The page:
Andrew Allen


Andrew Allen

Introduction from Hike – this post is the eigth in a series which we’re calling the “Friends of Hike Guest Post Series”. Being a SaaS/marketing company we have friends in lots of different companies, all who expertise in their specialist area. And we want to share their best tips – their best ‘knowledge’ – that can help YOU with your marketing. It’s all about sharing value.

It’s also to demonstrate to our users, and those small businesses/startups, that there are great opportunities for building links to your website if you participate in this ‘expertise sharing economy’. This is exactly what the future of link building looks like, and it’s what Google envisioned as the purpose of links.

Reece Lyons at Treefort who wrote this post has included a backlink to his site. And we are HAPPY to include it, as he is providing true value to our blog and to our users.

So without further ado, enjoy the eight guest post in this series…

They say that sales and marketing are the pillars of a company’s success. I guess we can agree to it to a certain degree. But is that all? Well, I don’t think so. With the rise in customer acquisition costs, sales & marketing hits the glass ceiling after a certain point in time.

So, what’s the answer? How does a business move forward? How does it ensure that it keeps its existing customers while acquiring new ones at the same time?

Enter customer success. How do we define it?

Well, I’ll put this is in simple words. Customer success is a business strategy where we ensure that our product leads to our customer’s success. That’s it. Confused? Making it simpler, it’s the strategy of ensuring that your product helps your customers achieve their desired outcomes.

Customer success is growing really fast. In fact, Hubspot found that growing companies are 21% more likely to implement customer success than their traditional counterparts.

Okay, I believe we are on the same page on the understanding of customer success. But, what does it mean for your business? Why would you even take the time and effort to implement it?

For that, let’s look at the top 5 reasons why a business invests in customer success.

1) Product Loyalty

According to HuffPost, 91% of customers who don’t complain will simply take their business to a competitor. With customer success you can improve product royalty.

By providing exceptional customer service, you can ensure that you customer stays with you for a longer period of time. Huffpost also says that 55% of the customers are willing to pay more for a ‘guaranteed’ good experience. I guess you get the idea!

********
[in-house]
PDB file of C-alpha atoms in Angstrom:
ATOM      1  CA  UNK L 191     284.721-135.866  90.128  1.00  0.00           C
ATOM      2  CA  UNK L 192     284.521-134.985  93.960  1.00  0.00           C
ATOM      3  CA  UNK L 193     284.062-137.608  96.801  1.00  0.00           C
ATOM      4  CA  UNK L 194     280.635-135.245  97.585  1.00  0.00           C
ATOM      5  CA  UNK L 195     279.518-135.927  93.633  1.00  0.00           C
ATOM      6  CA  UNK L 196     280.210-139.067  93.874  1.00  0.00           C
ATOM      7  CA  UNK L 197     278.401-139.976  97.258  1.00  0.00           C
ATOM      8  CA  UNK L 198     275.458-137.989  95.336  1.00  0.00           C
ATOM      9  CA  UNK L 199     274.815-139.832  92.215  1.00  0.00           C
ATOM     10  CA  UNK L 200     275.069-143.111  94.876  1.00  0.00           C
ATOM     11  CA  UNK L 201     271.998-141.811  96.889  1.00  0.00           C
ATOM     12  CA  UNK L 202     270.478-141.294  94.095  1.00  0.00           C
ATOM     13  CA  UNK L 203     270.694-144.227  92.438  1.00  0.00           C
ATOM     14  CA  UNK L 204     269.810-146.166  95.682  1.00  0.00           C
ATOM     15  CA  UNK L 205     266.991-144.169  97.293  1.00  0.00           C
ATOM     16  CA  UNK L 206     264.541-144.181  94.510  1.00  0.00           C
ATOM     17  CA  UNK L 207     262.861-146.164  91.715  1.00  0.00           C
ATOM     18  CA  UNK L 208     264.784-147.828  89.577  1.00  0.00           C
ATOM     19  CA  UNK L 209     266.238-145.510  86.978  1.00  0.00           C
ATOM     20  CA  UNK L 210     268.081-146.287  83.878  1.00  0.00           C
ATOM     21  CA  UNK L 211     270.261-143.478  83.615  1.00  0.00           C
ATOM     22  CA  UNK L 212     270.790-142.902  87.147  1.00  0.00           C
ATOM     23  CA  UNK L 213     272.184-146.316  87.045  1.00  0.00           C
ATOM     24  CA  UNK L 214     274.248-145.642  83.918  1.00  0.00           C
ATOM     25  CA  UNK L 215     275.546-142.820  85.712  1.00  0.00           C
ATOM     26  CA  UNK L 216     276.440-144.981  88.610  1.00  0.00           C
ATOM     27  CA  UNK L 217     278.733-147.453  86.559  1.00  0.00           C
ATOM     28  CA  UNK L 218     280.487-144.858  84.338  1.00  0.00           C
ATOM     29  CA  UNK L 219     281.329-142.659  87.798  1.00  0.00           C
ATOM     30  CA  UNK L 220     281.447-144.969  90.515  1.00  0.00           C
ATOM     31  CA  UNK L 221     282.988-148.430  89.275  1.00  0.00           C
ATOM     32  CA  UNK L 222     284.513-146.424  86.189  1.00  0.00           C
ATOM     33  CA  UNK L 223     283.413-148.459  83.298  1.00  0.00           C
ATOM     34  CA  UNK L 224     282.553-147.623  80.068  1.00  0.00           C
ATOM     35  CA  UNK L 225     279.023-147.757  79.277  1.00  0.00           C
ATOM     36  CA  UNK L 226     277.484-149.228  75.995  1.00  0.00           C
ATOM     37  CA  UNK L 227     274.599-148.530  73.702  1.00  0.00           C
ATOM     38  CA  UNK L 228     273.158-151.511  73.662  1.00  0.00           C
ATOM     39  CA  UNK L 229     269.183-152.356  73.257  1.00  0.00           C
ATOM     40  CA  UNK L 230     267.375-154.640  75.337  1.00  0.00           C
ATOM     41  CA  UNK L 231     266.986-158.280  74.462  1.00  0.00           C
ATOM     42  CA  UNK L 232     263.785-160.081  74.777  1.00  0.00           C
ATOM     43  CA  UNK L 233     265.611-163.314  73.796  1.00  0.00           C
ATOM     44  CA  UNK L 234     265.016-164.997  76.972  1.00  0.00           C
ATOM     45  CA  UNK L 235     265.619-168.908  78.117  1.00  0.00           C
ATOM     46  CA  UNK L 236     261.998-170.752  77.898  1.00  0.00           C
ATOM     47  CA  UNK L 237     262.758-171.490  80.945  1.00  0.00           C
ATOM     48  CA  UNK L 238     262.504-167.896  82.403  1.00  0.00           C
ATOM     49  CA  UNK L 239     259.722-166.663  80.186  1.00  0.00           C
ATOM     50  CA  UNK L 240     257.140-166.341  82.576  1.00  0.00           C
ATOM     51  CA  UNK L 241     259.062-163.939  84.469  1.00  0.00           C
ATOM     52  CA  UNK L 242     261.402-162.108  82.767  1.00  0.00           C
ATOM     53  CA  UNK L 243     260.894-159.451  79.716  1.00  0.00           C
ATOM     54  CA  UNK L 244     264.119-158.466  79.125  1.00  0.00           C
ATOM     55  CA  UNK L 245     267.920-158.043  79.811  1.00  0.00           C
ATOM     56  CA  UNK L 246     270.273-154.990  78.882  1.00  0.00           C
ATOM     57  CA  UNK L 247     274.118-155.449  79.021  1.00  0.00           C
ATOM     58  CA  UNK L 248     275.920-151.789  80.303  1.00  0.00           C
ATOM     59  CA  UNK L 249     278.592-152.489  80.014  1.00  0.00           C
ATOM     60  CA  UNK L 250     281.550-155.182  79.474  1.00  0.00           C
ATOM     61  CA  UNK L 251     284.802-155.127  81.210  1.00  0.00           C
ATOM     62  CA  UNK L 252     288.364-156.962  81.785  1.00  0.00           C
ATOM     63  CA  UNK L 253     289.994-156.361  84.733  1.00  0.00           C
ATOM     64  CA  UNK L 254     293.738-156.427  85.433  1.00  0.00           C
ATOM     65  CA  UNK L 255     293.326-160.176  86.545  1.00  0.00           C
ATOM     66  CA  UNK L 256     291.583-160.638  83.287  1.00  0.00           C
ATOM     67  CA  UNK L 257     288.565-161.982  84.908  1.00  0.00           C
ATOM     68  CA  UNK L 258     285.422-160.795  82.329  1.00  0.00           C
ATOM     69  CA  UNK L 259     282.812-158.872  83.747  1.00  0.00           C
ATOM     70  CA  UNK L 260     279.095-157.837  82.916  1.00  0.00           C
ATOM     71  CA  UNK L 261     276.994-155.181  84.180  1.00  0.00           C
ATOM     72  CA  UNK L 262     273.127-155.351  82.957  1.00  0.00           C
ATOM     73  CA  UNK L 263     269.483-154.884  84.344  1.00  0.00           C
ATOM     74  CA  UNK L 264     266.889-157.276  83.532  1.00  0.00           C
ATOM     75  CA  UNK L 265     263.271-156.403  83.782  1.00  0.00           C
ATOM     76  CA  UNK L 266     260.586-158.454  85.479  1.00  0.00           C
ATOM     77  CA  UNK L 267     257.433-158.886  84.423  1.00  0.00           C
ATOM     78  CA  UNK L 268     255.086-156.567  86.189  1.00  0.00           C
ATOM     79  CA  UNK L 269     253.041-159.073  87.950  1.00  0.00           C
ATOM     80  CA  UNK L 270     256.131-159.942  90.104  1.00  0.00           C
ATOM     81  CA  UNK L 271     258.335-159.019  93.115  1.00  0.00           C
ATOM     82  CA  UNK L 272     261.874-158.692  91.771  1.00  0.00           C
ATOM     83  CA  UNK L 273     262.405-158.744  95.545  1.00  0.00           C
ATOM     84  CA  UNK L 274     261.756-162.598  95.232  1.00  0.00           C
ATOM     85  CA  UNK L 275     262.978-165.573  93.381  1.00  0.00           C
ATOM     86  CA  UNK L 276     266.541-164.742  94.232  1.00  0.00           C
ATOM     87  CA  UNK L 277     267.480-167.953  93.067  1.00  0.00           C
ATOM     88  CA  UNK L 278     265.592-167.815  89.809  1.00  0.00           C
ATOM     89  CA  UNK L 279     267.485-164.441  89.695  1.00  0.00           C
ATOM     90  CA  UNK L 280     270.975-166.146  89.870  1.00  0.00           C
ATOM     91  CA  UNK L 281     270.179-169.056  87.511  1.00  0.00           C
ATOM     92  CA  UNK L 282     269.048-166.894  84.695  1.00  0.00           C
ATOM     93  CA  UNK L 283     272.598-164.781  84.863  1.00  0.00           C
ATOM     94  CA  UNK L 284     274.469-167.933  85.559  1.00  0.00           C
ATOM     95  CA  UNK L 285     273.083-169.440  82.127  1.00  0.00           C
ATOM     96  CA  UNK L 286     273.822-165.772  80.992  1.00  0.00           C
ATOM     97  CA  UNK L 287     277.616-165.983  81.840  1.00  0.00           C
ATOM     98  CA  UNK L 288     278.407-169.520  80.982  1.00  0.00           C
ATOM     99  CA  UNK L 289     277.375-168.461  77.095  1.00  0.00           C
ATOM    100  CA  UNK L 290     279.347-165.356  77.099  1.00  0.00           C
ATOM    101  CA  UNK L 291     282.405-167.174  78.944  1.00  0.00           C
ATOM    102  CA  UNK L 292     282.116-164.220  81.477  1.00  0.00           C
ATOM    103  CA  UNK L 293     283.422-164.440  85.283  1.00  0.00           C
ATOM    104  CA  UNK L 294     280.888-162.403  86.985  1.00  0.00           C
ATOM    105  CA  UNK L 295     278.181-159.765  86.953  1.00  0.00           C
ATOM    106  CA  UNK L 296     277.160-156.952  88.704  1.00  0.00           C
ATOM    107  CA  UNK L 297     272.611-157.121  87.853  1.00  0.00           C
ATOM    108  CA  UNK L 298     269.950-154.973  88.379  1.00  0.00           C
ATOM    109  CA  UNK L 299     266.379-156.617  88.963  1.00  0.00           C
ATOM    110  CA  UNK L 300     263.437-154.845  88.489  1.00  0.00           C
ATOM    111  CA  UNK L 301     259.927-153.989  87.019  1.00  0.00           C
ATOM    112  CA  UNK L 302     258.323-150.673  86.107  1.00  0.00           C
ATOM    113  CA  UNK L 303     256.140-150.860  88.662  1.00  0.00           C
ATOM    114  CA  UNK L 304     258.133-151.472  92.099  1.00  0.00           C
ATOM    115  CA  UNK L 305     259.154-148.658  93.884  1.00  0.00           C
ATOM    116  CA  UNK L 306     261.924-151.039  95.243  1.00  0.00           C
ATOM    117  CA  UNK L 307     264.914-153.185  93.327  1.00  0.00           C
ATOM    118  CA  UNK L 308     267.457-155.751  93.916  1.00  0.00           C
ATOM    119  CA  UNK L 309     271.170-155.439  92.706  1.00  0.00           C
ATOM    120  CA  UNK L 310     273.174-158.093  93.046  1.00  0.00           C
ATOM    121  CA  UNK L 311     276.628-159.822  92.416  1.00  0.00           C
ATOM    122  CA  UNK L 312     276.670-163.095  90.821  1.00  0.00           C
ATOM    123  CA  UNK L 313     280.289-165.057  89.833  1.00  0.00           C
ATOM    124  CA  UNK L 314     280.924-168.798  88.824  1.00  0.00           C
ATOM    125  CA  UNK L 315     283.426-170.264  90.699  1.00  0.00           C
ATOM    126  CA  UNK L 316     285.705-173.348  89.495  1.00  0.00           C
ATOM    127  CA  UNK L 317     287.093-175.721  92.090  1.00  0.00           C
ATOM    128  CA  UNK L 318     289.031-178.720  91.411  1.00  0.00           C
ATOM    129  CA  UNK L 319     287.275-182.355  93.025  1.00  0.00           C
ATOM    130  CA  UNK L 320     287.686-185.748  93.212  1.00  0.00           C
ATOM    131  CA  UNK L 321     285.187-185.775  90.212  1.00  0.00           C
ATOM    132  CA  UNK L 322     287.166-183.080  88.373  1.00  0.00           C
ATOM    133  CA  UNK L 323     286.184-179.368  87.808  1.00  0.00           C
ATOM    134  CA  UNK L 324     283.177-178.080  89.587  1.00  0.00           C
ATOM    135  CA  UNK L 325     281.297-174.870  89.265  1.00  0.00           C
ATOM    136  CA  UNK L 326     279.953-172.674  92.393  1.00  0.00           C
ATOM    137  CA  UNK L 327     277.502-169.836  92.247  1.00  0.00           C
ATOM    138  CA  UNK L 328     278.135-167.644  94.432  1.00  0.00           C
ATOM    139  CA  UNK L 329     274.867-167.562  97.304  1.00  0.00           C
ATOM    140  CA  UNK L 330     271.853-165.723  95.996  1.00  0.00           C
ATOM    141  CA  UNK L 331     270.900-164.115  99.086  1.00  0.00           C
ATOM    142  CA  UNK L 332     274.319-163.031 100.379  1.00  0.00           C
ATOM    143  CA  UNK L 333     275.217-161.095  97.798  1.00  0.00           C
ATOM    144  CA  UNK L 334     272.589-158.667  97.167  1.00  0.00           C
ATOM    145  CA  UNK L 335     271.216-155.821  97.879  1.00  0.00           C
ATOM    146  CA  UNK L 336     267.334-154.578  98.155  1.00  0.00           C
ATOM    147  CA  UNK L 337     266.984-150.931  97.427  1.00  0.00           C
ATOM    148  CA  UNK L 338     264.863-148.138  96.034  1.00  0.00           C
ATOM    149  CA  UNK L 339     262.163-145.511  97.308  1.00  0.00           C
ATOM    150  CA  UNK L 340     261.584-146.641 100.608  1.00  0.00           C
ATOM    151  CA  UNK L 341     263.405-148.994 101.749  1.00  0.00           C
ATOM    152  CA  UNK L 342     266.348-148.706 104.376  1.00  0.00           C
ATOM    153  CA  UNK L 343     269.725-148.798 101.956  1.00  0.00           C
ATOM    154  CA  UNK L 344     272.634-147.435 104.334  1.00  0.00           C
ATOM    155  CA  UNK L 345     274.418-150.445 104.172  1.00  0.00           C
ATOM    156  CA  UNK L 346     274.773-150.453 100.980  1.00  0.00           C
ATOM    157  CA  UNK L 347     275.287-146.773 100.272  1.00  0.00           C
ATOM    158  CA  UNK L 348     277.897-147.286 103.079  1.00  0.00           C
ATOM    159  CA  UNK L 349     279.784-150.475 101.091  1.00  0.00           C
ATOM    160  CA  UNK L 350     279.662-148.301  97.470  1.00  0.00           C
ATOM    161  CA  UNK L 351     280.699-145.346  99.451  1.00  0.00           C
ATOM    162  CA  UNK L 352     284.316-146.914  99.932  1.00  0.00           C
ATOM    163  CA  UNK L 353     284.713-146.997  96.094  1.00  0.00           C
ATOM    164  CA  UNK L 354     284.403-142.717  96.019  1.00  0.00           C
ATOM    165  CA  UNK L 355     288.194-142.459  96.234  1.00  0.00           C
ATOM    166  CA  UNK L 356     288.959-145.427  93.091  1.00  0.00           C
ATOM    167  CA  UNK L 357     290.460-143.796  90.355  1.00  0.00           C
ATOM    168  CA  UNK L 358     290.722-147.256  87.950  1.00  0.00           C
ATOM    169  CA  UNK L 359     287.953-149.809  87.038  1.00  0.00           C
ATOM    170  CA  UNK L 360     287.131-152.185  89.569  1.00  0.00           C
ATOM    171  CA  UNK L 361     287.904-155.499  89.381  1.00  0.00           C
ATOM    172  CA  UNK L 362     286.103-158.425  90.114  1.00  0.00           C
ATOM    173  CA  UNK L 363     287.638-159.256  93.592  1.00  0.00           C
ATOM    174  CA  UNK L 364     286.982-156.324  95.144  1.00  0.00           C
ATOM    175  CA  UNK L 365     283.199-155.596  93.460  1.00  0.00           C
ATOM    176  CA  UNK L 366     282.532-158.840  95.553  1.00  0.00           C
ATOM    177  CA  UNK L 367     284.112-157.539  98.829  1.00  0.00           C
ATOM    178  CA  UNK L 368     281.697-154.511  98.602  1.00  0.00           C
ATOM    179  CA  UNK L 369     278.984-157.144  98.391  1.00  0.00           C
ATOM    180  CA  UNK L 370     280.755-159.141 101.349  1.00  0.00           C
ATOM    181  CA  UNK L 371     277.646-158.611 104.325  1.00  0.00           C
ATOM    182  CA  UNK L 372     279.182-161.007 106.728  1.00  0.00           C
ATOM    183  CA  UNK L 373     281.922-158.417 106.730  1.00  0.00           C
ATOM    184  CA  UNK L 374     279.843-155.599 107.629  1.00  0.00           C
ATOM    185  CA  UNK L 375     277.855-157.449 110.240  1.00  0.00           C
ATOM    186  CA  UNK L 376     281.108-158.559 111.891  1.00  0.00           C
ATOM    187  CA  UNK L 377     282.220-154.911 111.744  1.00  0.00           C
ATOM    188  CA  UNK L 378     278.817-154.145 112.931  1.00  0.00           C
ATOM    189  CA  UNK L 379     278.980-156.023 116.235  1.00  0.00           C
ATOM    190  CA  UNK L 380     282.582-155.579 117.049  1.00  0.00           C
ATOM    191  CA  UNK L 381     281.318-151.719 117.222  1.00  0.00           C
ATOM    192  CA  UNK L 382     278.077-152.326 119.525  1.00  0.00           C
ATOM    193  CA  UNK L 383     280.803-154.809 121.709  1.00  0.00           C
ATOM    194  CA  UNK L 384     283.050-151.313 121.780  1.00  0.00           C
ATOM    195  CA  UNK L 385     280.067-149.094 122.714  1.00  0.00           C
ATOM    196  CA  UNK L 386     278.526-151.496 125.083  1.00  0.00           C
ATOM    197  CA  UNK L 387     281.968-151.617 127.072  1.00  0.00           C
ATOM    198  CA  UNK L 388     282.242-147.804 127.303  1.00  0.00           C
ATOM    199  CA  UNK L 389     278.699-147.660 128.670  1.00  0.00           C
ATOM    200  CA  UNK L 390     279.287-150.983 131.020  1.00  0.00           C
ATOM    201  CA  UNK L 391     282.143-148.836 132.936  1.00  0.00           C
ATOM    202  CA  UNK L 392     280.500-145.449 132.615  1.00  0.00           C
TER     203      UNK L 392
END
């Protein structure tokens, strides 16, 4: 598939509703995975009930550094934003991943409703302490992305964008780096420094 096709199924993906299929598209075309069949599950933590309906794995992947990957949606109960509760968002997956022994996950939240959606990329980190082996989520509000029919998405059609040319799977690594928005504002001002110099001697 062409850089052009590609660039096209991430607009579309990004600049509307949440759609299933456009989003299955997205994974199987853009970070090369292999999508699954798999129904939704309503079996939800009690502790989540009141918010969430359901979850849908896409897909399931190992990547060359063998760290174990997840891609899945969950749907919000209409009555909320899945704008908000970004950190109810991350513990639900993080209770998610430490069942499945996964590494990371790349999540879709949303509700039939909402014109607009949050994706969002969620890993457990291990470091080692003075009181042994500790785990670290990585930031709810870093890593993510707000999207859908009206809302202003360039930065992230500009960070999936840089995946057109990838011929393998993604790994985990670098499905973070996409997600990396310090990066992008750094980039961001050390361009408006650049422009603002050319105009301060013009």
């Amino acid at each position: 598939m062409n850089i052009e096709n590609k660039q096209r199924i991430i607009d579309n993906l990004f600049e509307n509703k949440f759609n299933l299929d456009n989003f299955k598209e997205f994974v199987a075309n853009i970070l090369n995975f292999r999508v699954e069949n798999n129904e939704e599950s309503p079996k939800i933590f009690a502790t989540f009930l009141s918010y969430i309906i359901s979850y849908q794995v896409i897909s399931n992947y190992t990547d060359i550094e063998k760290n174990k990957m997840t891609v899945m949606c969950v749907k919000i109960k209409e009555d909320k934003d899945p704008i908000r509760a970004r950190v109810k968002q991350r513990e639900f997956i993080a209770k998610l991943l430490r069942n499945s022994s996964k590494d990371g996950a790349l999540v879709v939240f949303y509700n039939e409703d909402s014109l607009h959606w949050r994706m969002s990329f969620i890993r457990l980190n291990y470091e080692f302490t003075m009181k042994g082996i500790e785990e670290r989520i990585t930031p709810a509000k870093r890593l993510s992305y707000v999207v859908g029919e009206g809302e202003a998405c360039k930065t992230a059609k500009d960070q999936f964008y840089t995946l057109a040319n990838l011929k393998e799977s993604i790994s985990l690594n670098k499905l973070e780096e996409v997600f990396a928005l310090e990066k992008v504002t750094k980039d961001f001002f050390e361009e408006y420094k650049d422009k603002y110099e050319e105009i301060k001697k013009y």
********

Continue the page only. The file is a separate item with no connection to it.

2) Increase in LTV

LTV or Lifetime Value is probably one metric every software company raves about. The longer the LTV, the more your revenue/customer. Customer success is instrumental in increasing the LTV.

(Editor’s note – LTV is a big factor for us here at Hike. Focussing on small businesses, we have a large customer base, so ensuring we provide enough value over time is key to our growth.)

As you already know, there are essentially 2 ways to increase revenue:
a) Bring in more customers
b) Sell more to the existing ones.

According to StrikeDeck, it’s at least 6-7 times cheaper to sell to existing customers than to acquire a new one. With a well-designed strategy for cross-selling and upselling, you can increase your revenue significantly.

3) Network Effects

It’s obvious but I will point it out any way that every business should focus on their own version of network effects to kick in. Creating brand advocates is one sure-shot way of doing so.

With a customer success strategy in place, you can create brand advocates quite seamlessly. In fact, according to Zuberance, 32% of advocates recommended 10 or more brands.

4) Better Product Adoption

According to Tomar Tunguz, a business with a -5% monthly customer churn rate can add an additional 73% in revenue annually versus one with a 5% monthly customer churn rate.

With a great customer success program in place, your churn is bound to reduce which dramatically increases your revenue. Additionally, if you customer is completely invested in your product, it’s hard for them to switch. This indirectly increases your LTV and brand loyalty.

5) Continuous Feedback

With customer success, a continuous feedback mechanism from your customers is easy to set up.

This also enables you to build the right features for your product – features that your customers actually want and would inculcate the same into their day-to-day operations.

Okay, so we are clear on what is customer success and why a business MUST implement it ASAP (if they haven’t already!).

But if you were to implement a customer success strategy from scratch, what are the best practices you should follow?

No worries! We got you covered.

Here are the top 10 customer success best practices that you should keep in mind while implementing the same.

1) Involve Your Company

Customer success is not a one-man job that can be siloed away. The entire company needs to be aligned to the customer success programs that your company implements. Teams like Customer Support, Product Management & Sales are of paramount importance.